I condole with Miss M. on her losses and with Eliza on her gains, and am ever yours,/J. A. (letter 1, ed. Le Faye 2011:3).
In the correspondence, it is very unusual, even in the letters to Cassandra, which are the most intimate ones in the collection: there is only one other instance besides this one, in letter 61. I have never come across this formula in 18th-century letters before, though reading Annemiek Korf’s MA thesis on John Wesley‘s letters to his wife, I discovered that Wesley used the form too, though only once.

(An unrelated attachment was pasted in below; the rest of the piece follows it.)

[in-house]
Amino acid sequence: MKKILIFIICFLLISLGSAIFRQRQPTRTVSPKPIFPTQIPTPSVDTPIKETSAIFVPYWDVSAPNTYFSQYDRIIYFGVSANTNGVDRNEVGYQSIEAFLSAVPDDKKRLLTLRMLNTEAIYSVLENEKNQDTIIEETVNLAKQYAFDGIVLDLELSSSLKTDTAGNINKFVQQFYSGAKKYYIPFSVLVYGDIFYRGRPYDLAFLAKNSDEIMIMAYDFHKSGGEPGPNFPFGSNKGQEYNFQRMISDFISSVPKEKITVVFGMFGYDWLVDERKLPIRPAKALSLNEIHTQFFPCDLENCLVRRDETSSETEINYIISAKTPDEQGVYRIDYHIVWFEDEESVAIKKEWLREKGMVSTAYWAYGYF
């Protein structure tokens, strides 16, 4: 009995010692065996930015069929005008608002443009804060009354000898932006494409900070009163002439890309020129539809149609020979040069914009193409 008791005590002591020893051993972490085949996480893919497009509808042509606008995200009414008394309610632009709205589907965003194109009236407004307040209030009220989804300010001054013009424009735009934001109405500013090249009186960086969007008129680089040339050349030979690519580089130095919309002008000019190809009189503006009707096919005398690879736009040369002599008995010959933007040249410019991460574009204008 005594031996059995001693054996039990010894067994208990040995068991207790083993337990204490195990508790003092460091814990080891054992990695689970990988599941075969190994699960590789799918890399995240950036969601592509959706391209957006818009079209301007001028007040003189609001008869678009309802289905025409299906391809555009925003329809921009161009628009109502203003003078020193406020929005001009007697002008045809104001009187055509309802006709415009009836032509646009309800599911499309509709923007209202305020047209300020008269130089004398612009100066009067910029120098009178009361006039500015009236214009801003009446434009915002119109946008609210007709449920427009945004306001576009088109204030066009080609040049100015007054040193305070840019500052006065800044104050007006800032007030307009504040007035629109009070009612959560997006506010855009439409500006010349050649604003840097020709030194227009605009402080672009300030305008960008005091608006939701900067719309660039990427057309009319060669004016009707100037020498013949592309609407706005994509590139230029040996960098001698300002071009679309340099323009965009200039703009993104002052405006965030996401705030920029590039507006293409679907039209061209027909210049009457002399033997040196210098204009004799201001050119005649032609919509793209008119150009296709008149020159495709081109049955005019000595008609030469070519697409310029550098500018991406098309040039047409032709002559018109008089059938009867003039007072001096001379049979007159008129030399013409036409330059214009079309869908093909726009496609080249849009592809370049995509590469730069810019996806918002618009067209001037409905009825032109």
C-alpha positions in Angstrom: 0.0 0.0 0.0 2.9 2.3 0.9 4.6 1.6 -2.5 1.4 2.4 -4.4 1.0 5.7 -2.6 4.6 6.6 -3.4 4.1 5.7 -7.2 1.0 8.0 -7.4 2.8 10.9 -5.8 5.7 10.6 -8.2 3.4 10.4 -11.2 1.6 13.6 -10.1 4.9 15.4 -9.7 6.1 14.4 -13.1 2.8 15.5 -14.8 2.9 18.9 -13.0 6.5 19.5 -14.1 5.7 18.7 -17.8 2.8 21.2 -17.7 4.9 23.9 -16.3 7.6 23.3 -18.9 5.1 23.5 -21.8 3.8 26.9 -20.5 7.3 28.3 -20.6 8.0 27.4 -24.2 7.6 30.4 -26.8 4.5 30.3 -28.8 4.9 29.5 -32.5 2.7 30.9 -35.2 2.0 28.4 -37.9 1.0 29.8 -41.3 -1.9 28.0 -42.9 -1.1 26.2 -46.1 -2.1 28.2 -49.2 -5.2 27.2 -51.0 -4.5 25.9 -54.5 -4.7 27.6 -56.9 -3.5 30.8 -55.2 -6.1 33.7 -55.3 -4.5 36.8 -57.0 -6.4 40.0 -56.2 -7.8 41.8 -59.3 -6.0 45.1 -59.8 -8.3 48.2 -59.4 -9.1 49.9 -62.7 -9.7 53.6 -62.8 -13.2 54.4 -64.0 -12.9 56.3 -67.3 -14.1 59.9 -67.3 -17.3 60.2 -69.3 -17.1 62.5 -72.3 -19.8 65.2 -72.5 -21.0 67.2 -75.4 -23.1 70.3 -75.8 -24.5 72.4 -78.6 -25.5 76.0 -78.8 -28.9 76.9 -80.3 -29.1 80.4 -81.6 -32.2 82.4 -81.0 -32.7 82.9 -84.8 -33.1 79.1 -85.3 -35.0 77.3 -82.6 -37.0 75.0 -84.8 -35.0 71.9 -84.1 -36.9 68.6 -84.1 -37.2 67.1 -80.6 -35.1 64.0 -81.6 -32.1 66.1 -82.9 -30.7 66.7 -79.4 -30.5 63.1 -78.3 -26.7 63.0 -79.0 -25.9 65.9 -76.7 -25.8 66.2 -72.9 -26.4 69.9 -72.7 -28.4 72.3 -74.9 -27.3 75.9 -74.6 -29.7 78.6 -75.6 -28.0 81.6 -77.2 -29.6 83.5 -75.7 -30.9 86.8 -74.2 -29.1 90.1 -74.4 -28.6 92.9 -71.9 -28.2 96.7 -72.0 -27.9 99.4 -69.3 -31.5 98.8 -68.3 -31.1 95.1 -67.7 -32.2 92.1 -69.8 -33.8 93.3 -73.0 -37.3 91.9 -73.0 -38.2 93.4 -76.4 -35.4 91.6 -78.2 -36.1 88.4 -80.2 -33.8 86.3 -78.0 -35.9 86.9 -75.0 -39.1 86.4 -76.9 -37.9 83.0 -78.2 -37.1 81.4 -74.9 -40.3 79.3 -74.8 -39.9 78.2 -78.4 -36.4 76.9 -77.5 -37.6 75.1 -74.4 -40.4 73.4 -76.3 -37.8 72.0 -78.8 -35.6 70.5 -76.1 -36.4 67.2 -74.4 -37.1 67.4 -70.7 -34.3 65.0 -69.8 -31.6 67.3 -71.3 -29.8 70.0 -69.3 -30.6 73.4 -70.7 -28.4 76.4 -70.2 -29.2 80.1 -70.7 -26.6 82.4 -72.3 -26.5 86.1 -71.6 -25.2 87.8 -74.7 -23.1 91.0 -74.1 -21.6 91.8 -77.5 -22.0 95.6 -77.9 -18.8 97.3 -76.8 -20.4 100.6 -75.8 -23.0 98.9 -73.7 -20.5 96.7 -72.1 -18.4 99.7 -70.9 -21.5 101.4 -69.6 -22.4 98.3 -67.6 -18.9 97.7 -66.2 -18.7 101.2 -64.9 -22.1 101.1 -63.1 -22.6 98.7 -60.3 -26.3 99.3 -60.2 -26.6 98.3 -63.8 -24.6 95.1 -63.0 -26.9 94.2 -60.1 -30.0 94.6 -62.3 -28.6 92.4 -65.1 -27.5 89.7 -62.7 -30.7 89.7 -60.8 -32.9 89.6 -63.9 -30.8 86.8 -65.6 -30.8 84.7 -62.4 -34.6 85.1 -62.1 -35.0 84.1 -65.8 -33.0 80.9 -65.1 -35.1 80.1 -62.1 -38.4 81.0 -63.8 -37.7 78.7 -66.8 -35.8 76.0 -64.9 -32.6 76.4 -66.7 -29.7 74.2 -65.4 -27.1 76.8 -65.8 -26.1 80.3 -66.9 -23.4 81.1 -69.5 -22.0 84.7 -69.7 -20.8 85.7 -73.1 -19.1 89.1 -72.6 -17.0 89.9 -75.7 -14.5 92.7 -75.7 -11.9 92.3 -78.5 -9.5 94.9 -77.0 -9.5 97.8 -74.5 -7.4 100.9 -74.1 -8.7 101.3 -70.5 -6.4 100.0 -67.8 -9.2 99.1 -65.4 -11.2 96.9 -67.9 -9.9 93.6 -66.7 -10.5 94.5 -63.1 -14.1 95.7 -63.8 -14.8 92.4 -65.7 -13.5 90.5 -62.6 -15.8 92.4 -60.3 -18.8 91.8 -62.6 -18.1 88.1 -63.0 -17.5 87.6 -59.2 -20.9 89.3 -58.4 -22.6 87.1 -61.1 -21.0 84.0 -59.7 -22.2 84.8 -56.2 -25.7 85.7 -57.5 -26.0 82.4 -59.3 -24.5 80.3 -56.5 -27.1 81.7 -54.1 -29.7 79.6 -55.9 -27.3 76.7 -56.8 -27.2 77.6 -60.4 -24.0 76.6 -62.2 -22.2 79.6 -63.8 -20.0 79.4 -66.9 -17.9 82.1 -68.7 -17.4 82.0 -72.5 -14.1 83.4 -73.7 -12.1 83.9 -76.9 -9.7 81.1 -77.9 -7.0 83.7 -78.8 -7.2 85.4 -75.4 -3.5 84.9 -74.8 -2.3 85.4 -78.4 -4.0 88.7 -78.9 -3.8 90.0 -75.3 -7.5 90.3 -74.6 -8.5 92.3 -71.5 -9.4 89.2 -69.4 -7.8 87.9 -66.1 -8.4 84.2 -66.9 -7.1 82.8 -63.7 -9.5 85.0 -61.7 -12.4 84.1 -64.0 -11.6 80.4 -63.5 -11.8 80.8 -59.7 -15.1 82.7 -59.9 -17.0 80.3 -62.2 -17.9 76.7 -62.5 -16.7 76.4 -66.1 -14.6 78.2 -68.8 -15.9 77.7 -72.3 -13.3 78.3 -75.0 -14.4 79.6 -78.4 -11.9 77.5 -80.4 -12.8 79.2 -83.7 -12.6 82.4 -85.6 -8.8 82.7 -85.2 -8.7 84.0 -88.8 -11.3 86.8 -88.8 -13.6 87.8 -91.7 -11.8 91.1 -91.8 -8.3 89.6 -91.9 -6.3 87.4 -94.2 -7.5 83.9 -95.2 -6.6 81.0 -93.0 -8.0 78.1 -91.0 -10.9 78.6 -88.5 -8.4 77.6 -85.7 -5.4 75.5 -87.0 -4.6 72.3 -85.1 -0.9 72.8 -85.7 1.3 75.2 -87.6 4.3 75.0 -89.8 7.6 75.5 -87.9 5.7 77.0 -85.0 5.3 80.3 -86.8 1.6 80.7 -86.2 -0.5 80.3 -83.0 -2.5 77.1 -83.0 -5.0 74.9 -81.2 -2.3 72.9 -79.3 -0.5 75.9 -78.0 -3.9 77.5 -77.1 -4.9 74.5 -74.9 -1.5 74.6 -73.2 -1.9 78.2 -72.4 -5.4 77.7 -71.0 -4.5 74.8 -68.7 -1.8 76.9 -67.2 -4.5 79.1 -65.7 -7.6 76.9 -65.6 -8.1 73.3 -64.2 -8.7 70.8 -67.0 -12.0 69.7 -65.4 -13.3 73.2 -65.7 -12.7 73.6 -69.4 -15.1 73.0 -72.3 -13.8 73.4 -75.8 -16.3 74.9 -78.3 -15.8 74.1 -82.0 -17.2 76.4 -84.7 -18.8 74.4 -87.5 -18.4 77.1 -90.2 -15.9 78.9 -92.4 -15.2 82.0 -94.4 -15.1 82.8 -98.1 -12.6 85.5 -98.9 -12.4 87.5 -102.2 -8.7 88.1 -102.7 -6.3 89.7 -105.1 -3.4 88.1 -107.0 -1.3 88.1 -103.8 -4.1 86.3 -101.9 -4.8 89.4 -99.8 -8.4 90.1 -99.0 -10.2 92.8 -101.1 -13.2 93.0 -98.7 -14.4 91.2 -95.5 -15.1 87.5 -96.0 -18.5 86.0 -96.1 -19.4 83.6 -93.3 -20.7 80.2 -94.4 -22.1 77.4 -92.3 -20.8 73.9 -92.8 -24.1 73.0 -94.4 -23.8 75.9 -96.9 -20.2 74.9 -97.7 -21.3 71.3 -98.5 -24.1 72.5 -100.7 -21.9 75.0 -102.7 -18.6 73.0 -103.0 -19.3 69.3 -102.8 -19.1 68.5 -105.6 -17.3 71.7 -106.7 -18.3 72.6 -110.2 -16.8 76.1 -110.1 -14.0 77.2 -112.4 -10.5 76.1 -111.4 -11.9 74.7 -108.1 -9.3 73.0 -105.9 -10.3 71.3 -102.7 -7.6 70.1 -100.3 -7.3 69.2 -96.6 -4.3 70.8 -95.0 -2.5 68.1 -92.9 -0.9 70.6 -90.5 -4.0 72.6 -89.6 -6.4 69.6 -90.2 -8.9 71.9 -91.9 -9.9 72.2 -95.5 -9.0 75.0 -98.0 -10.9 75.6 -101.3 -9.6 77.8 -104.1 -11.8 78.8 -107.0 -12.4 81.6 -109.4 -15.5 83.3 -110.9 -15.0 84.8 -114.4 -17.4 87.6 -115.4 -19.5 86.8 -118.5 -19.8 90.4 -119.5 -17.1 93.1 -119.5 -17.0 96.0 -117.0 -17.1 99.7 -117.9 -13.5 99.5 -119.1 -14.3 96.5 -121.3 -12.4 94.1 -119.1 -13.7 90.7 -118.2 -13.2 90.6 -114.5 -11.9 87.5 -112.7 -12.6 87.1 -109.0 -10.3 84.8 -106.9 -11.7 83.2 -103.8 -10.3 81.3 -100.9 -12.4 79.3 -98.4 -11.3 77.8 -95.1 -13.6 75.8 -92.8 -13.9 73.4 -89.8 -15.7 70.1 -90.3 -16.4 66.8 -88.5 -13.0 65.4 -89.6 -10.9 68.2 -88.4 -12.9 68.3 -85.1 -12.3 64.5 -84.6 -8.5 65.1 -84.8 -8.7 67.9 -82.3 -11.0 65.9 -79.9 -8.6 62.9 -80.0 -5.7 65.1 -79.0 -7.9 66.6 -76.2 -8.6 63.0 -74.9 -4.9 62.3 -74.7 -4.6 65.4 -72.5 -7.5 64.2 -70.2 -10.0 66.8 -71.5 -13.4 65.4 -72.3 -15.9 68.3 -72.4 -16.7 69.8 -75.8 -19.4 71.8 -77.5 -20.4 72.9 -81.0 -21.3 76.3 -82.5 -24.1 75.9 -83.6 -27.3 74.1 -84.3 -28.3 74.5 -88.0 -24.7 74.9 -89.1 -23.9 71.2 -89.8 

So how common was this form in Late Modern English? Do we only find it in love letters, like Wesley’s, or is it also common in letters between correspondents who were extremely close, such as Jane Austen and her sister Cassandra?
Le Faye, Deirdre (2011), Jane Austen’s Letters [4th ed.]. Oxford: Oxford University Press.
Annemiek Korf is one of the contributors to this blog.